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Orientational Polarization

on 24/2/2012 & Updated on 31/7/2018
Before discussing Orientational polarization, let us examine the structural details of some molecules. Let us take an oxygen molecule. A single oxygen atom has only 6 electrons on its outermost cell. One oxygen atom creates the double covalent bond with another oxygen atom and creates an oxygen molecule. In an oxygen molecule, the distance between the centers of the nucleus of two atoms is 121 Pico-metre. But there is no permanent or resultant dipole moment as both ends of the molecules are equally charged. There is no net charge transfer between the atoms in the molecule. Similarly, if we take the pictures of hydrogen, nitrogen etc we will find there is also no net dipole moment for the same reasons. Now, let us consider the molecular structure of water.
A water molecule is bent structured. Here, oxygen atom has the covalent bond with two hydrogen atoms. Oxygen portion of the water molecule is slightly negative whereas hydrogen portions are slightly positive. These negative positive portions of the molecules form two dipole moments pointed from the center of oxygen atom to center of hydrogen atoms.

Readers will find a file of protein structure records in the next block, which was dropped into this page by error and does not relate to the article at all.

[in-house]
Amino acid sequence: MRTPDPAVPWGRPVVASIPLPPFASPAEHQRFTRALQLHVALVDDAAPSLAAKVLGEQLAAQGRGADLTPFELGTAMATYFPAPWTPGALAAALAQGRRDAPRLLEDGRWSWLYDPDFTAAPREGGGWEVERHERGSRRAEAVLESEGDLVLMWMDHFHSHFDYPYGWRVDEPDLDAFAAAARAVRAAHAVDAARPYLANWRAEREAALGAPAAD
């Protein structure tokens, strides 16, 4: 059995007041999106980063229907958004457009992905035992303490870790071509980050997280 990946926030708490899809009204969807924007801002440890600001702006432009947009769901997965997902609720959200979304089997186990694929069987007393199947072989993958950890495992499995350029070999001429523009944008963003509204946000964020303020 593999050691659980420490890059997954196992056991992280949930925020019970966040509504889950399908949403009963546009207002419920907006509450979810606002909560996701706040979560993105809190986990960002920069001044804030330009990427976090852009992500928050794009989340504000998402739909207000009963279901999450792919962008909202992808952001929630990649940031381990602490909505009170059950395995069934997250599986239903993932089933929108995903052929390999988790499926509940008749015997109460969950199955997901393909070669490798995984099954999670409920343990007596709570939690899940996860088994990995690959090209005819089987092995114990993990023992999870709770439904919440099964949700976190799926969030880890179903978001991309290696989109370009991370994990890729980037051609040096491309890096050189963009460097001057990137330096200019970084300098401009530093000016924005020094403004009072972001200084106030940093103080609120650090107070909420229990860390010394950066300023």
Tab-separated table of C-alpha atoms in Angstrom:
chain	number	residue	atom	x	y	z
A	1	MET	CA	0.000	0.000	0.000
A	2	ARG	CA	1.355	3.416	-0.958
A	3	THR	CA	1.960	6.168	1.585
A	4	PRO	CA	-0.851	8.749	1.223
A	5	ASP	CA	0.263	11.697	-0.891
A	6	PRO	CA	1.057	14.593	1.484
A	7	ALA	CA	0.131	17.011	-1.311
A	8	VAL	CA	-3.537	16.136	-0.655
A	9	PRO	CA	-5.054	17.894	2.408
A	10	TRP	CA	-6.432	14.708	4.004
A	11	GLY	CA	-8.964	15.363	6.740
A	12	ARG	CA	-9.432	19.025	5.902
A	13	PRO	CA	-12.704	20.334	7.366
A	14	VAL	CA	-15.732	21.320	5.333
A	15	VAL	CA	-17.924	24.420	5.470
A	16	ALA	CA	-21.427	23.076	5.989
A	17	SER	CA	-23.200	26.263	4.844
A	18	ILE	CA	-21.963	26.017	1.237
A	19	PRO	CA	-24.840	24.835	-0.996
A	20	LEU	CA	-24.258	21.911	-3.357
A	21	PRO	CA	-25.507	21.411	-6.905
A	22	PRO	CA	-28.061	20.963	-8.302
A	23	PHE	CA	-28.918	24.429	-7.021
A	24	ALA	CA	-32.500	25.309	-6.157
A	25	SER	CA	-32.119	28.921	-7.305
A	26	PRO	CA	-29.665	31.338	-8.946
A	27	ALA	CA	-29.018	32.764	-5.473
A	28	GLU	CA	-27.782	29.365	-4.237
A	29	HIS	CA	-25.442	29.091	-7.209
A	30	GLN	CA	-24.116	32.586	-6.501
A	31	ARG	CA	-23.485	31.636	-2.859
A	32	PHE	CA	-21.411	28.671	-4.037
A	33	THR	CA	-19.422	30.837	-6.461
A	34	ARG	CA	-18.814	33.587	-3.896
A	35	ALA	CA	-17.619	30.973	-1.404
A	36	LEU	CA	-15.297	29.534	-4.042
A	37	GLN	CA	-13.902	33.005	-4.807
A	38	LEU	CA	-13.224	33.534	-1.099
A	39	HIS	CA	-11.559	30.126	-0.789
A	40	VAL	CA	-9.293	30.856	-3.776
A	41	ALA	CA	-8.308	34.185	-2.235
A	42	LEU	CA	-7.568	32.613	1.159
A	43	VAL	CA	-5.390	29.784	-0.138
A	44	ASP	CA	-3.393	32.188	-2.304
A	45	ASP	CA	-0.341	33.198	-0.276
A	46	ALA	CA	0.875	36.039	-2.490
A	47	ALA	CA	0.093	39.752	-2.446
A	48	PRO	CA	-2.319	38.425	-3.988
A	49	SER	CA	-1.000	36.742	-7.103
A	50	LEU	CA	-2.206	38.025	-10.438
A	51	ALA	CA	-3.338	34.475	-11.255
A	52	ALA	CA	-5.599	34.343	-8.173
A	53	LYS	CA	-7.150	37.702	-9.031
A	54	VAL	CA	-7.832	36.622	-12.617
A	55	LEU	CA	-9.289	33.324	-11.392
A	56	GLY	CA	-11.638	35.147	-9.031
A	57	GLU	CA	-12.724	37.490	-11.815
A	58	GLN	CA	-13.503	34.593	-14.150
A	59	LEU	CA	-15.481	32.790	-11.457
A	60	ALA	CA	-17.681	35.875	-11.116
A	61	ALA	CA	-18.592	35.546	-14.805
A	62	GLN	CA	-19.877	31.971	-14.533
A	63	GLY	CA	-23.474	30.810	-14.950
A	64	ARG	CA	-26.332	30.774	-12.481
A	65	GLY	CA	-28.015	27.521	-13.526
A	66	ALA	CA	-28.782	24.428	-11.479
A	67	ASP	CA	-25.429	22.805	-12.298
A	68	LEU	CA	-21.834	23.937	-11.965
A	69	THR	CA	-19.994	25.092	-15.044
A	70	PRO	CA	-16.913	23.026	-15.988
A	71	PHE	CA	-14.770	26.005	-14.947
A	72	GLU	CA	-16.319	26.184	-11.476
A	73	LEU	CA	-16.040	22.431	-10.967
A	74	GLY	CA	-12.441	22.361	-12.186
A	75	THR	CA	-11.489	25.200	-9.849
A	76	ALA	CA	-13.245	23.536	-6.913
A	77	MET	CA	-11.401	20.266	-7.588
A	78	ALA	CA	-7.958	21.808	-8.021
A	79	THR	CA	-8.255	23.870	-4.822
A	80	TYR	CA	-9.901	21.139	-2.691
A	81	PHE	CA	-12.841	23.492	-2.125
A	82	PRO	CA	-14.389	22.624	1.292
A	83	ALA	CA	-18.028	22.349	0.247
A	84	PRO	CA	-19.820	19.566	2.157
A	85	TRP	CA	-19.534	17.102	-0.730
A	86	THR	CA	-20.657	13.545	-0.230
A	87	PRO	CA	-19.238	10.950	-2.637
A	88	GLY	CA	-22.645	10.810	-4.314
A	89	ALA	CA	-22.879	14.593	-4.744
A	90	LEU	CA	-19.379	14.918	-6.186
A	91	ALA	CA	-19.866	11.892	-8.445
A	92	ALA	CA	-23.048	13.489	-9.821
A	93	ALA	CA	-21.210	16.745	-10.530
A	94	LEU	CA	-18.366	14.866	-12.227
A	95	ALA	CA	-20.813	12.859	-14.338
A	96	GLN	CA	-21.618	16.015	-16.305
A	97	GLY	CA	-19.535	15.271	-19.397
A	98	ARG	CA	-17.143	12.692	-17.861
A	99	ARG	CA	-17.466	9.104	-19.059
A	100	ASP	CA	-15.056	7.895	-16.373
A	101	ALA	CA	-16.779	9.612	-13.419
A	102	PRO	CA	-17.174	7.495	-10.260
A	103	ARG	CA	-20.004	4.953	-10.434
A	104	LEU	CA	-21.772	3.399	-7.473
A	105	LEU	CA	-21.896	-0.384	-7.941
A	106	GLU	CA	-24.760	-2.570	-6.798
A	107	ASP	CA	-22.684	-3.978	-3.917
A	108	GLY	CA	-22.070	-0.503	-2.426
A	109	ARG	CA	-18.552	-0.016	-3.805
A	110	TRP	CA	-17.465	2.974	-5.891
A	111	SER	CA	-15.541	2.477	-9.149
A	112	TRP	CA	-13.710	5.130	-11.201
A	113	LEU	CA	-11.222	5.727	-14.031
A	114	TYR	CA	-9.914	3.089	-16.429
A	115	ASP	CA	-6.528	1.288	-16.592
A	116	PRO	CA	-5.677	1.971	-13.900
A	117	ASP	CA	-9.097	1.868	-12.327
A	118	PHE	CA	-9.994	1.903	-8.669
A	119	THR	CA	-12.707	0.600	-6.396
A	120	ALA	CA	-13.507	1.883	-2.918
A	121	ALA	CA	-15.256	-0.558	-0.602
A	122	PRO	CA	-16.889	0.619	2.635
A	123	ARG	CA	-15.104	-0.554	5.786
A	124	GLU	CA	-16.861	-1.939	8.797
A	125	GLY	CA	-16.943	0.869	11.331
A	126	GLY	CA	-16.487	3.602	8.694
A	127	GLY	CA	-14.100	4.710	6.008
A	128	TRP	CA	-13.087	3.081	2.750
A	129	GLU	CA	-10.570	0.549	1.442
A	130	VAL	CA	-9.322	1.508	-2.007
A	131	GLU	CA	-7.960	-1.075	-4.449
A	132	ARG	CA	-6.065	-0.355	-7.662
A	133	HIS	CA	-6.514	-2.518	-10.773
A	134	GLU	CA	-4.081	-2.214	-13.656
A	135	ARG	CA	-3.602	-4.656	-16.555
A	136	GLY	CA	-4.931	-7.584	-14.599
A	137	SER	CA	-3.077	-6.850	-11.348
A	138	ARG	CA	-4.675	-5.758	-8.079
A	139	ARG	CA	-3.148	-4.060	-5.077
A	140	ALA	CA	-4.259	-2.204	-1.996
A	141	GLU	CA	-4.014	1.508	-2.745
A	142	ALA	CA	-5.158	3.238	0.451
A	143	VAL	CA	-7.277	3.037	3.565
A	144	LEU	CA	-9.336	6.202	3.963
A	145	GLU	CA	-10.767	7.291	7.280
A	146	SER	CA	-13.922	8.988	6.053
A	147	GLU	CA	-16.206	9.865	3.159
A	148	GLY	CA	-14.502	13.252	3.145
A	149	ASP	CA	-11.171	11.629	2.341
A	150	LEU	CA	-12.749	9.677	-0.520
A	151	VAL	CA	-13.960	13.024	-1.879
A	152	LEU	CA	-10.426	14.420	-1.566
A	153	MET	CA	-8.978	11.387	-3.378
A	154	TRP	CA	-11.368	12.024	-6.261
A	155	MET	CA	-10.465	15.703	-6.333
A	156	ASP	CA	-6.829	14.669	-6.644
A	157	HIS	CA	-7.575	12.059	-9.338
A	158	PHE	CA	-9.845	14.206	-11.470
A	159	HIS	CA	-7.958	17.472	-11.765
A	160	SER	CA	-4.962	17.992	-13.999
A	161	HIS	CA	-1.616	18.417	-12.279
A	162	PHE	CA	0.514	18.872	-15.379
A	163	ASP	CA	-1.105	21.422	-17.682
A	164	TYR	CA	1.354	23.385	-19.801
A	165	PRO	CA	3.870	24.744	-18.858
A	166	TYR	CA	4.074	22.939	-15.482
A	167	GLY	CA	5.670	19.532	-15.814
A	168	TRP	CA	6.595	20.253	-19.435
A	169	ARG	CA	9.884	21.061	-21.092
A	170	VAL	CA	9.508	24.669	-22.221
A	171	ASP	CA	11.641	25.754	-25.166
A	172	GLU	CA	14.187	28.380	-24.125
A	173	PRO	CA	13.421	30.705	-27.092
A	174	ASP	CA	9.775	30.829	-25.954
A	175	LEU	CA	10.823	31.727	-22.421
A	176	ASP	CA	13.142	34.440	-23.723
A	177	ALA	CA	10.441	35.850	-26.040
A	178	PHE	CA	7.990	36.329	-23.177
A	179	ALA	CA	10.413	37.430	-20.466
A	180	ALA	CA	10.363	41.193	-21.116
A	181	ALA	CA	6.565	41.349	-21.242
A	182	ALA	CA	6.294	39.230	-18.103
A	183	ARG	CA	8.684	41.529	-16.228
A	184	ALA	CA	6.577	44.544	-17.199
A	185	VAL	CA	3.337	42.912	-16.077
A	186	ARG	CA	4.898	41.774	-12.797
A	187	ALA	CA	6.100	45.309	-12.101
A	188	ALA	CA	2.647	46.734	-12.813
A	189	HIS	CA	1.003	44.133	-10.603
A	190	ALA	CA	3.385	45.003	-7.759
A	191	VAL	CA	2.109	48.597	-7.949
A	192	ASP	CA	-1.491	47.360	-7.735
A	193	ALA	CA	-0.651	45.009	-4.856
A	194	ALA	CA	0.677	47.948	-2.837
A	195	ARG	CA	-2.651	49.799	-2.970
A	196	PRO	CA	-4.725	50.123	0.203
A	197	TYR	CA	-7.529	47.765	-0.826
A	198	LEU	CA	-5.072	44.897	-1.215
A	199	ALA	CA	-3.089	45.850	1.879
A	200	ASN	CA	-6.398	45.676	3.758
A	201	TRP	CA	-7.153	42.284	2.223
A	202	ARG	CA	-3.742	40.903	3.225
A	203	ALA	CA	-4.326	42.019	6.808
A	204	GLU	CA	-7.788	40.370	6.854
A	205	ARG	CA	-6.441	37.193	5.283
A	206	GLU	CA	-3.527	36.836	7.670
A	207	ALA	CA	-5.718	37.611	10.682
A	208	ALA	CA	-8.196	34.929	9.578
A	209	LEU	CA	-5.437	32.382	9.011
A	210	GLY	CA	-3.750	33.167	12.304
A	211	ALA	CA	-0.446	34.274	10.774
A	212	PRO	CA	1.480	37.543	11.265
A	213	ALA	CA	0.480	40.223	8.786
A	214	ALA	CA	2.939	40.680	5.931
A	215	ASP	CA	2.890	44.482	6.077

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Orientational Polarization

The angle between these two dipole moments is 105o. There would be a resultant of these two dipole moments. This resultant dipole moment is present in each of the water molecule even in the absence of any externally applied field. So, the water molecule has a permanent dipole moment. Nitrogen dioxide or similar types of molecules have same permanent dipole moment for same reason.

When an electric field is applied externally, the molecules with permanent dipole moment orient themselves according to the direction of applied electric field. This is because external electric field exerts a torque on the permanent dipole moment of each molecule. The process of orientation of permanent dipole moments along the axis of applied electric field is called orientational polarization.

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